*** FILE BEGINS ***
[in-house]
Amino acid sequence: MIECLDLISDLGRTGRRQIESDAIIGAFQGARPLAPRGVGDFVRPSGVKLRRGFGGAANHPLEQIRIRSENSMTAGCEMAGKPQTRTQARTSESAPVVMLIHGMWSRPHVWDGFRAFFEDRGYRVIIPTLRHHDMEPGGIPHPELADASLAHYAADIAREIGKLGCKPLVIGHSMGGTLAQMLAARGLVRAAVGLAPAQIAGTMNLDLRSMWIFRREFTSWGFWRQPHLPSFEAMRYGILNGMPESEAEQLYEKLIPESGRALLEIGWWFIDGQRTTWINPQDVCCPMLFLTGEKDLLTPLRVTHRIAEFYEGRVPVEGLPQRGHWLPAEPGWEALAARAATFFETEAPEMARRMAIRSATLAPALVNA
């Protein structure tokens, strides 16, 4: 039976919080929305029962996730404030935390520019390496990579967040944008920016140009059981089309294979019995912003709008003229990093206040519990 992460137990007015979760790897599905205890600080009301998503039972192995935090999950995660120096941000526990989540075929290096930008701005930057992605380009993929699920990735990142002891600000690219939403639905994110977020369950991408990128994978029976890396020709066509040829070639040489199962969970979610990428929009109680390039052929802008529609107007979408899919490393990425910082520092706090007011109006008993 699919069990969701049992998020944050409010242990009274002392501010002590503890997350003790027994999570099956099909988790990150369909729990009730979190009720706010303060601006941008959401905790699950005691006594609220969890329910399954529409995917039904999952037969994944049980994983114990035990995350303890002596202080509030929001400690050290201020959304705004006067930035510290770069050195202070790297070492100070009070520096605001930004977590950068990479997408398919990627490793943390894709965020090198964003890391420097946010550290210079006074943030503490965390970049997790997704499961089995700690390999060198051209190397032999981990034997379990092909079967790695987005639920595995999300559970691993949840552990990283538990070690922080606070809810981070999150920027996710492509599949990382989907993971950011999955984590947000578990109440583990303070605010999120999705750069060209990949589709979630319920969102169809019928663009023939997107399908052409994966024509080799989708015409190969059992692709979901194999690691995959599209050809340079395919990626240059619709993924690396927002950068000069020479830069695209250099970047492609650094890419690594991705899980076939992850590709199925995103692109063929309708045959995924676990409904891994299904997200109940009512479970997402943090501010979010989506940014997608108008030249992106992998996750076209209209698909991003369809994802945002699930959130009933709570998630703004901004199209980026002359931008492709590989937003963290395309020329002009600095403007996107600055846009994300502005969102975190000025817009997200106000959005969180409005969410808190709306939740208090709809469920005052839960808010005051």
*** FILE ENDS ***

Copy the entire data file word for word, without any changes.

[in-house]
Amino acid sequence: MIECLDLISDLGRTGRRQIESDAIIGAFQGARPLAPRGVGDFVRPSGVKLRRGFGGAANHPLEQIRIRSENSMTAGCEMAGKPQTRTQARTSESAPVVMLIHGMWSRPHVWDGFRAFFEDRGYRVIIPTLRHHDMEPGGIPHPELADASLAHYAADIAREIGKLGCKPLVIGHSMGGTLAQMLAARGLVRAAVGLAPAQIAGTMNLDLRSMWIFRREFTSWGFWRQPHLPSFEAMRYGILNGMPESEAEQLYEKLIPESGRALLEIGWWFIDGQRTTWINPQDVCCPMLFLTGEKDLLTPLRVTHRIAEFYEGRVPVEGLPQRGHWLPAEPGWEALAARAATFFETEAPEMARRMAIRSATLAPALVNA
């Protein structure tokens, strides 16, 4: 039976919080929305029962996730404030935390520019390496990579967040944008920016140009059981089309294979019995912003709008003229990093206040519990 992460137990007015979760790897599905205890600080009301998503039972192995935090999950995660120096941000526990989540075929290096930008701005930057992605380009993929699920990735990142002891600000690219939403639905994110977020369950991408990128994978029976890396020709066509040829070639040489199962969970979610990428929009109680390039052929802008529609107007979408899919490393990425910082520092706090007011109006008993 699919069990969701049992998020944050409010242990009274002392501010002590503890997350003790027994999570099956099909988790990150369909729990009730979190009720706010303060601006941008959401905790699950005691006594609220969890329910399954529409995917039904999952037969994944049980994983114990035990995350303890002596202080509030929001400690050290201020959304705004006067930035510290770069050195202070790297070492100070009070520096605001930004977590950068990479997408398919990627490793943390894709965020090198964003890391420097946010550290210079006074943030503490965390970049997790997704499961089995700690390999060198051209190397032999981990034997379990092909079967790695987005639920595995999300559970691993949840552990990283538990070690922080606070809810981070999150920027996710492509599949990382989907993971950011999955984590947000578990109440583990303070605010999120999705750069060209990949589709979630319920969102169809019928663009023939997107399908052409994966024509080799989708015409190969059992692709979901194999690691995959599209050809340079395919990626240059619709993924690396927002950068000069020479830069695209250099970047492609650094890419690594991705899980076939992850590709199925995103692109063929309708045959995924676990409904891994299904997200109940009512479970997402943090501010979010989506940014997608108008030249992106992998996750076209209209698909991003369809994802945002699930959130009933709570998630703004901004199209980026002359931008492709590989937003963290395309020329002009600095403007996107600055846009994300502005969102975190000025817009997200106000959005969180409005969410808190709306939740208090709809469920005052839960808010005051």